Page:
“Successful people are simply those with successful habits.” — Brian Tracy
Mark Twain said, “Nothing so needs reforming as other people’s habits.” But what happens when you want to change your own habits?
Change is hard.
And, as you know, old habits die hard. To change a habit, it helps to get some proven practices on your side.
In the book The Bliss Experiment: 28 Days to Personal Transformation, Sean Meshorer shares a set of powerful tips and tricks we can use to adopt a new habit, change a habit, or build better habits.
Here are 7 tips for building better habits according to Meshorer:
- Start small. If we don’t have a lot of practice at consciously working with habits, it may help to start with achievable, realistic goals and build from there. We can also take a large goal but break it into smaller increments or phases.
- Replace bad habits with good ones. As Spinoza said, ‘Nature abhors a vacuum.’ If we only remove something negative without simultaneously adding something positive, it’s much harder.
- Beware of triggers. We usually overestimate our self-control. In doing so, we recklessly put ourselves into situations that are likely to trigger a relapse. Yogananda put it this way: ‘Environment is stronger than will power.’
- Link two activities. Linking is when a first activity acts as a cue for the second. This works best when the first activity is already samiliar and regular. For example, when I first started meditating, I began my morning meditation practice immediately after brushing my teeth. After a while, the very act of brushing my teeth primed me to meditate.
- Interrupt bad habits. A recent study found that people who habitually eat popcorn at movie theaters are so accustomed to it that even when researchers intentionally gave them stale popcorn, they didn’t even notice and ate just as much as they nromally did! However, if the subjects were instructed to eat the stale popcorn with the opposite hand than they normally employed, they ate much less. Changing hands made them more aware of its low quality. Small disruptions to our routines can olt us out of unconscious habits.
- Find a partner or small group. Practicing a good behavior with someone else helps keep us motivated and accountable — a positive form of peer pressure. Two people can even agree to work on different things together. For example, a couple might make a pact: one partner might work on not panicking in stressful situations; the other, on not reacting angrily.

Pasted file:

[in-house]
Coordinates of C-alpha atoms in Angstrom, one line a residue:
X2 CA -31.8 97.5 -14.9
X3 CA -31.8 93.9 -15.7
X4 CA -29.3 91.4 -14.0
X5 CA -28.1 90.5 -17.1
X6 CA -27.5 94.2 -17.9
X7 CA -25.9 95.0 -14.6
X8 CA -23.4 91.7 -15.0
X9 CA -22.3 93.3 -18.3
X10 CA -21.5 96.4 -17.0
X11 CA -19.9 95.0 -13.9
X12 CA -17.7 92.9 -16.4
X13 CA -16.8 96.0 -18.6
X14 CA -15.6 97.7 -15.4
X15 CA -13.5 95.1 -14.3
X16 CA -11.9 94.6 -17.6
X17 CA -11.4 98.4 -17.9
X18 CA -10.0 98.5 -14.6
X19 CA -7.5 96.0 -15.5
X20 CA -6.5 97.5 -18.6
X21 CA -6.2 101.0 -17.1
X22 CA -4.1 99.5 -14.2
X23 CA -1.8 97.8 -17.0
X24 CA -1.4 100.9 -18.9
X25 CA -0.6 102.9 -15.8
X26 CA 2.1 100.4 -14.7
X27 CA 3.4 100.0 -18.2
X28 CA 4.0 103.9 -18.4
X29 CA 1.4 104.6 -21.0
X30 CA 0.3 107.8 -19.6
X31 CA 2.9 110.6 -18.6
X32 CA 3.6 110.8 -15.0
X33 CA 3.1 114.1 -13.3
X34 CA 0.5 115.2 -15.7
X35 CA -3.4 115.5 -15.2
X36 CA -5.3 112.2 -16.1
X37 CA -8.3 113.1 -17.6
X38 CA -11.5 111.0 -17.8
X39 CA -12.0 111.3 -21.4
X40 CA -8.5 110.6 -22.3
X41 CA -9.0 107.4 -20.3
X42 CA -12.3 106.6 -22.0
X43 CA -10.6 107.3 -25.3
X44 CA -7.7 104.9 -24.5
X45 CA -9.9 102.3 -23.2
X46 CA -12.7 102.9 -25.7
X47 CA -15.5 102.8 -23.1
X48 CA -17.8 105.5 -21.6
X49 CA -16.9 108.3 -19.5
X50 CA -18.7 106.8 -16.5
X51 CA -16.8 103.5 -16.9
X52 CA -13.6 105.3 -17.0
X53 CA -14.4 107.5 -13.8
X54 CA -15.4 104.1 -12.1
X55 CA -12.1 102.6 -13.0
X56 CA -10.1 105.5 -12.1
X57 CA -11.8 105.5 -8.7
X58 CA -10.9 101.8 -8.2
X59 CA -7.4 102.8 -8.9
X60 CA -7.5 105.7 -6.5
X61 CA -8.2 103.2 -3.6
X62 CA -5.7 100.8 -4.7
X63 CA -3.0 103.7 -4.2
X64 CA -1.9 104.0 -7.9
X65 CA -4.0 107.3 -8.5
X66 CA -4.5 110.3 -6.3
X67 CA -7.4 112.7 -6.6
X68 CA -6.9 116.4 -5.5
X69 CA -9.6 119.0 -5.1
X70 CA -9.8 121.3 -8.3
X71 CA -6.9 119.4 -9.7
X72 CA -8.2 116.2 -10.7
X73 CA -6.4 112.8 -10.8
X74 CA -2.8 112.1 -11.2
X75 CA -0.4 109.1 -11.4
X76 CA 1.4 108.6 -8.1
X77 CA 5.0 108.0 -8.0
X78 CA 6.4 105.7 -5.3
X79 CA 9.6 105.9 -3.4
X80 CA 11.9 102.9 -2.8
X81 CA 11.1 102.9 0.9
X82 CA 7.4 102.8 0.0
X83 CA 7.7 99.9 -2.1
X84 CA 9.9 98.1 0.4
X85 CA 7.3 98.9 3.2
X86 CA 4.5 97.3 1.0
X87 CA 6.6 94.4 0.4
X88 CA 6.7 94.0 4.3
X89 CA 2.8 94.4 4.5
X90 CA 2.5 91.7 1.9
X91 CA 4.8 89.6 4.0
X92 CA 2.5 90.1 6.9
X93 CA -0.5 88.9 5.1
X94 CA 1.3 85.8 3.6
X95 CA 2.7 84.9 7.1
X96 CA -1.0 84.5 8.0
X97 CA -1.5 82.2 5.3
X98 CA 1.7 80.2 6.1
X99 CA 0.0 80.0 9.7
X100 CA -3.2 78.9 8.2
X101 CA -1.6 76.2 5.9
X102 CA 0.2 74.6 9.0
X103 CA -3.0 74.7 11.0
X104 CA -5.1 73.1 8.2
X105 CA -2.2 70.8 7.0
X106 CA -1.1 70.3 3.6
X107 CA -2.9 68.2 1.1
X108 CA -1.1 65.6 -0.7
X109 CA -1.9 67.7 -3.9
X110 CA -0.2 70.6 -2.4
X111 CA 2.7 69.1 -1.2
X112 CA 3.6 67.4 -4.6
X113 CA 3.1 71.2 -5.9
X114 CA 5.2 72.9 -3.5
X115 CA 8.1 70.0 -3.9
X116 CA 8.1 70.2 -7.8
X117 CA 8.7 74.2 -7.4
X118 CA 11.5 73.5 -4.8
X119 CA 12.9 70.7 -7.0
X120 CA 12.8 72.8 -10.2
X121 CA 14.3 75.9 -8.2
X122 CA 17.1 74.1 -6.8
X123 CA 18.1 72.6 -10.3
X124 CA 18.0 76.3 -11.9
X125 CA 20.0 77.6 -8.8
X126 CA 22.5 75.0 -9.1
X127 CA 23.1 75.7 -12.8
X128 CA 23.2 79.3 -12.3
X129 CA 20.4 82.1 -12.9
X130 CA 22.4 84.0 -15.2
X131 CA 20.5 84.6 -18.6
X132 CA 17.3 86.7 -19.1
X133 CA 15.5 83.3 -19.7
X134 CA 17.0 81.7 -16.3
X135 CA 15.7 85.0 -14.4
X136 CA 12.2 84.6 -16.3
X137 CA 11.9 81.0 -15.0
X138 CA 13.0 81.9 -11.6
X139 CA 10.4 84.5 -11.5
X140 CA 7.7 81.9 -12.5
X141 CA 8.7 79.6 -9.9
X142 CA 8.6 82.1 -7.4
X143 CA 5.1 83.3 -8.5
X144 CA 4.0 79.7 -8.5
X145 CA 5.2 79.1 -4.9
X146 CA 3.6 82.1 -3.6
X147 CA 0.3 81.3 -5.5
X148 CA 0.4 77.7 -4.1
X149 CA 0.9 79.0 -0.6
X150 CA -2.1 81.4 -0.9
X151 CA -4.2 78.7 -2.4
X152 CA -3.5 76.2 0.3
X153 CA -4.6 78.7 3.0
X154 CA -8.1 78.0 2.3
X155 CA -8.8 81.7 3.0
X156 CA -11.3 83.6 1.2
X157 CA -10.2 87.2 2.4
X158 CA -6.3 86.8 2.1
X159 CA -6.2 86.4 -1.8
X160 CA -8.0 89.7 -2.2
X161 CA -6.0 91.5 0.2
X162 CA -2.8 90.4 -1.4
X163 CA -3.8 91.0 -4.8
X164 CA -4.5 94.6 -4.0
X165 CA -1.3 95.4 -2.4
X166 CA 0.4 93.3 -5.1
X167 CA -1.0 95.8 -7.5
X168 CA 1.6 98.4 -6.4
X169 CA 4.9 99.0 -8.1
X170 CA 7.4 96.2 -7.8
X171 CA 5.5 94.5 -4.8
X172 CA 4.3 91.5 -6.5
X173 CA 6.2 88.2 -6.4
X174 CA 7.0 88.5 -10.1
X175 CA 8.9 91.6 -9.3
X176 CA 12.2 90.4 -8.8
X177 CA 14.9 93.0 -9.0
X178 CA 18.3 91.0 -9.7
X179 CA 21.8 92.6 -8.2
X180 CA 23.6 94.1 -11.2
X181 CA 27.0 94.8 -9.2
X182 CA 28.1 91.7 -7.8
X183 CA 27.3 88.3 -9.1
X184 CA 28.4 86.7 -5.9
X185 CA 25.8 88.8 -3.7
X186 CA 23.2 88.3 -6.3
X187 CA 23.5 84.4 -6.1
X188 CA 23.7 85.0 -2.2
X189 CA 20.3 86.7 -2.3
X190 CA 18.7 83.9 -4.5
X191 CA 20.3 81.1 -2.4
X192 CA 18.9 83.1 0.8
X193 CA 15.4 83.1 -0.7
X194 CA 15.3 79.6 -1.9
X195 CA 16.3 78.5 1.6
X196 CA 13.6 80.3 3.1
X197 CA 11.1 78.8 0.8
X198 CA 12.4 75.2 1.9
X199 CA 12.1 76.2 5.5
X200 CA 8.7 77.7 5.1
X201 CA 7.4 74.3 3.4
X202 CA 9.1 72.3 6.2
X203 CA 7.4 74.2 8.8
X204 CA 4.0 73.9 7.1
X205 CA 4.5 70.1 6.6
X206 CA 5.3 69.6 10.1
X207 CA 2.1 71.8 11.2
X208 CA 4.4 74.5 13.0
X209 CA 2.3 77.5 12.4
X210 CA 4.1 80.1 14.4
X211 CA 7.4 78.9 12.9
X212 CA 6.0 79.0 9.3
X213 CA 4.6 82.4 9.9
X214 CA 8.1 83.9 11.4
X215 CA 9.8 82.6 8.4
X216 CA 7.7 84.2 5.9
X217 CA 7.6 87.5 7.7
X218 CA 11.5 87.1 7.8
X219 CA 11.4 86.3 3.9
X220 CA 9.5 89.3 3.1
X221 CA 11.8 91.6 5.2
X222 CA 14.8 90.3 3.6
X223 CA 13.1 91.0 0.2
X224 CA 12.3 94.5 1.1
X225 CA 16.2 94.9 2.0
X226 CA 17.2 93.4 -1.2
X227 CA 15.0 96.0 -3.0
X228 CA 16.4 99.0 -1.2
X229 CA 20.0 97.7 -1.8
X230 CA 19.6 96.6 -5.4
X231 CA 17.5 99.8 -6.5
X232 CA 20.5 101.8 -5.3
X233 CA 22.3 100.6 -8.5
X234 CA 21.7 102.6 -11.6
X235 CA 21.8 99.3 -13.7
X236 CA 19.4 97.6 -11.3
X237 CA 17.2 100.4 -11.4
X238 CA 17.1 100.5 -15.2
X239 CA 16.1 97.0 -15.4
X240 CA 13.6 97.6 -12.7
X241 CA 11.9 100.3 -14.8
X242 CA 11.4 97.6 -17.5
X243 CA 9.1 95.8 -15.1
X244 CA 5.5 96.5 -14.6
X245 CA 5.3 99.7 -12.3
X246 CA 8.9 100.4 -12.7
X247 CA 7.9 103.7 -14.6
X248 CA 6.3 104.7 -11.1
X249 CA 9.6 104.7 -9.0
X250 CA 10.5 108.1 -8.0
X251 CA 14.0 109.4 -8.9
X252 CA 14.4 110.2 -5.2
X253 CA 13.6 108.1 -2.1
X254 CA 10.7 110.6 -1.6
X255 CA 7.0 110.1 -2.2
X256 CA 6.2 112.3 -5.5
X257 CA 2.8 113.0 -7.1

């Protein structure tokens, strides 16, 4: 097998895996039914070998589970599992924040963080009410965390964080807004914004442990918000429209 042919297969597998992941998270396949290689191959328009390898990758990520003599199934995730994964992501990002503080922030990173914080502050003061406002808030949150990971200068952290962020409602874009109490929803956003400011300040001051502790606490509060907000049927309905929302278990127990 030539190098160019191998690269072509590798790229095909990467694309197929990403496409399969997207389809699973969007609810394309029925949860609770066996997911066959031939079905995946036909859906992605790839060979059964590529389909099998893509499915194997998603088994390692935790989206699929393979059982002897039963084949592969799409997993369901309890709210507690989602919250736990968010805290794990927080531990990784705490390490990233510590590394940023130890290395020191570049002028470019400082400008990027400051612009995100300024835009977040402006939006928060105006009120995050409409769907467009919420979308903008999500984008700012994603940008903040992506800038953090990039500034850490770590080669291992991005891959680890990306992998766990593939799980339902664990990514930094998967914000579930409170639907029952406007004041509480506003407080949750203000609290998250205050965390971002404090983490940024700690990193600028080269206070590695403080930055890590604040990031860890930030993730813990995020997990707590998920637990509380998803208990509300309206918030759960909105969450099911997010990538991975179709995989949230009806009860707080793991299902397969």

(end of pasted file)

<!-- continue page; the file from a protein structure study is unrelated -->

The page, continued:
- Create a substitute reward system. As we learned, certain types of intense pleasures trigger a dopamine response that’s often powerful enough to overrule our rational faculties. We can create an alternative reward system. For example, if we stop smoking for ‘x length of time.’ we allow ourselves to do something else that we’ve been wanting. Diets often use ‘cheat days.’ If we follow it perfectly for six days, we reward ourselves with a day on which we can eat anything. This can dramatically increase our success. Pleasures usually generate an immediate dopamine rush. A substitute reward system can’t have too much delady. If we can’t collect a reward for a year, during those moments of temptation, it will feel too far away. We’ll be more likely to cave in to the near-term reward.
Eventually We’ll Succeed
Never quit. Get a little better each time. Meshorer rites:
“Most important, don’t quit, even if we slip. Yogananda said, ‘A saint is a sinner who never gave up.’ The process of creating habits requires repetition. Sometimes we must repeat the very attempt itself again and again. Each time we try, we build strength. Our early efforts, even the failures, are never lost. They slowly build our awareness, concentration, willpower, and energy. Eventually we’ll succeed.”
Don’t give up. Work at it. A little progress goes a long way over the long run.
You Might Also Like
Image by lululemon athletica.